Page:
10 November 2021

East London students bring new meaning to Remembrance

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Students at a Muslim girls school in East London are bringing new meaning to Remembrance this year by uncovering the stories of WW2 contribution from within their own community as part of the Remember Together project with British Future.

Media contact:
Steve Ballinger
07807 348988
steve@britishfuture.org

Year Nine students from Eden Girls’ School Waltham Forest, East London, have been uncovering forgotten family histories of black and Asian service in the Second World War as part of the Remember Together project.

The pupils, aged 13-14, appealed to the local community to come forward with their family stories of relatives who served in the Second World War. They printed flyers, spoke to people at local mosques, ran ads on social media and asked all the other pupils at the school to ask their parents if they had a WW2 veteran in the family. They then became historians themselves, interviewing the descendants of these WW2 veterans and documenting their stories on the school website.

This short film of the project tells some of these stories of family pride in WW2 service. It was premiered at a special event at the school, where parents and the local community were joined by invited guests to hear more about the stories the students had uncovered.

 

The students uncovered some amazing stories. Two of the girls found out through this project that their great-grandfathers fought in the Second World War – a near-forgotten history that had just never come up in the family before. Both veterans had received medals. One, Henry Braimah from Ghana (pictured) was a Colonel, who fought against the Japanese in Burma.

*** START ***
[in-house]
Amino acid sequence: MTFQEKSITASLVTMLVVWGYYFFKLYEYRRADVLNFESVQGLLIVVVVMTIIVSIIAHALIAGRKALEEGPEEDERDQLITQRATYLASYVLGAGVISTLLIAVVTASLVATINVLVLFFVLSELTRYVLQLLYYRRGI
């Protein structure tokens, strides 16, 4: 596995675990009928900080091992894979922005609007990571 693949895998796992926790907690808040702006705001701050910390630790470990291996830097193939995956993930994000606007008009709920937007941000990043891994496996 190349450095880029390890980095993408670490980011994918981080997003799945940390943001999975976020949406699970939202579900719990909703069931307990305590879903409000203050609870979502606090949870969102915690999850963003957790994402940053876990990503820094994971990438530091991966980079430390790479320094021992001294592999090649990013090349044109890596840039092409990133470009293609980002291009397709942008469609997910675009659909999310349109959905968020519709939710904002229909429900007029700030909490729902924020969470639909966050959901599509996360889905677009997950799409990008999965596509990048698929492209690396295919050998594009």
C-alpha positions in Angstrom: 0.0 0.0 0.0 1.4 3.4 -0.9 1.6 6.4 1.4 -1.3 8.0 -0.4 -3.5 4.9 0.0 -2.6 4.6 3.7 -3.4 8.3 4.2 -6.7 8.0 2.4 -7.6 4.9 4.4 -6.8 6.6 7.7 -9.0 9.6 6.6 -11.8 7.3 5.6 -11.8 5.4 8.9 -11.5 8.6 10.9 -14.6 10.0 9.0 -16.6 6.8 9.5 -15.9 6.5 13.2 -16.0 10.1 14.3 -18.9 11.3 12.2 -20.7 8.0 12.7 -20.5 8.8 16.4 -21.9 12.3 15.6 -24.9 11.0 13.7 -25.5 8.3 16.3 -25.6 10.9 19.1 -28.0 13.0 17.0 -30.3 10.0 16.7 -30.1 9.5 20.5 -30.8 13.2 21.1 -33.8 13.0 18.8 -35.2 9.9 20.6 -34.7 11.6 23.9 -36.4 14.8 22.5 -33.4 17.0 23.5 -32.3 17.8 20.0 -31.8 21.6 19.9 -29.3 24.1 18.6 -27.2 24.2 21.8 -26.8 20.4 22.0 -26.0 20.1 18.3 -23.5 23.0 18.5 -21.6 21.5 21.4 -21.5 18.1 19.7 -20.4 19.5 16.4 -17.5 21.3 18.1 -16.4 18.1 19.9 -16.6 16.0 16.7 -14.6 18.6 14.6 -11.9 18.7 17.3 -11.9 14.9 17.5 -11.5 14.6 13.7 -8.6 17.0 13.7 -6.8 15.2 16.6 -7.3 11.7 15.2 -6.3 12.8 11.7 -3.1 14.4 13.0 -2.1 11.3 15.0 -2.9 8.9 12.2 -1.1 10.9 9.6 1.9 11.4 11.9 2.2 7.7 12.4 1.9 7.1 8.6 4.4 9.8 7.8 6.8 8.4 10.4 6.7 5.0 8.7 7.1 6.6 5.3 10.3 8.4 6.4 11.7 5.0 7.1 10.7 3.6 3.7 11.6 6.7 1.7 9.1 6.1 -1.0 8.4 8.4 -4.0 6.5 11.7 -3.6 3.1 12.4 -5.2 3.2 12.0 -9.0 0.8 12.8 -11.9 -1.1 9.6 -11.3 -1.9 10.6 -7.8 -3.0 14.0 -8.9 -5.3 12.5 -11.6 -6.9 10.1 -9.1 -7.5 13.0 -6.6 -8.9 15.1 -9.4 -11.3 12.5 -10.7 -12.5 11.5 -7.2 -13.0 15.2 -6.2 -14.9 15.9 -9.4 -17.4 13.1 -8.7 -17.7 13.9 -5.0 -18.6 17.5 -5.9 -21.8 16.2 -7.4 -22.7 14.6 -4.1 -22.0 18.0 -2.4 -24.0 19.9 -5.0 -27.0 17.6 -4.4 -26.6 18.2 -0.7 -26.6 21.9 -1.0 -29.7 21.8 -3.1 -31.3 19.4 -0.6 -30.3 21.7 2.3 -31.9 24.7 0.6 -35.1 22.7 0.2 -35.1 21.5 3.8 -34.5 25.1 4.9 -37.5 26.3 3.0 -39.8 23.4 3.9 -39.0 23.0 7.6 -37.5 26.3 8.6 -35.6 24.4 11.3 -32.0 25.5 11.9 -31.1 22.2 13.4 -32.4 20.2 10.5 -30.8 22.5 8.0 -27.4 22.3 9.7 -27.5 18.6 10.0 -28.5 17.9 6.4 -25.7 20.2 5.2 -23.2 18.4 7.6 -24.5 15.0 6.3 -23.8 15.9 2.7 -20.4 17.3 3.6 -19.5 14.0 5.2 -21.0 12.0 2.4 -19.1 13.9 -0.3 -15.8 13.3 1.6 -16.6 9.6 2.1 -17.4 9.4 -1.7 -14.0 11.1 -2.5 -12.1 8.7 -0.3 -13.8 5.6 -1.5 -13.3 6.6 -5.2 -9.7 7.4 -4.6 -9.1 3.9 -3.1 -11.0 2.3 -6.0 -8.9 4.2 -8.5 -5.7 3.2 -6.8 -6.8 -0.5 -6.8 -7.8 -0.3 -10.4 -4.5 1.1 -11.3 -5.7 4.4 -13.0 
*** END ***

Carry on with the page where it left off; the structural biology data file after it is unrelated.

Muhammad Tanveer shared the story of his grandfather, Mir Sultan Khan, who had served in Burma and was captured and held in a prisoner of war camp for three year. That story had inspired his grandson to work for the British army, where he now serves as a cadet instructor.

The project helped connect students with their history and helped  explain how our past shaped the diverse classrooms and communities of modern Britain. It also made the girls think differently about Remembrance and why we pause each November to commemorate those who served.

Maimunatu, a student at Eden Girls School, said:

“Lots of people still don’t know about the millions of soldiers from Asia, Africa and the Caribbean who fought for Britain. I’d like other people to know that our great-grandfathers served alongside theirs. It means remembrance is something for all of us.”

Dr Avaes Mohammad, teacher at Eden Girls School, said:

“Until we did this project, some students didn’t know that they had a great grandparent who fought in the war. It’s made them think about their history, and why we pause to remember it each November. And I think it’s made them think differently about their identity too.”

The Remember Together project also worked with a school in Rochdale on a similar project this year. You can see the stories they uncovered here and watch a short film of the project here.

For more information about Remember Together, which is supported by the Royal British Legion, see www.remembertogether.uk

 

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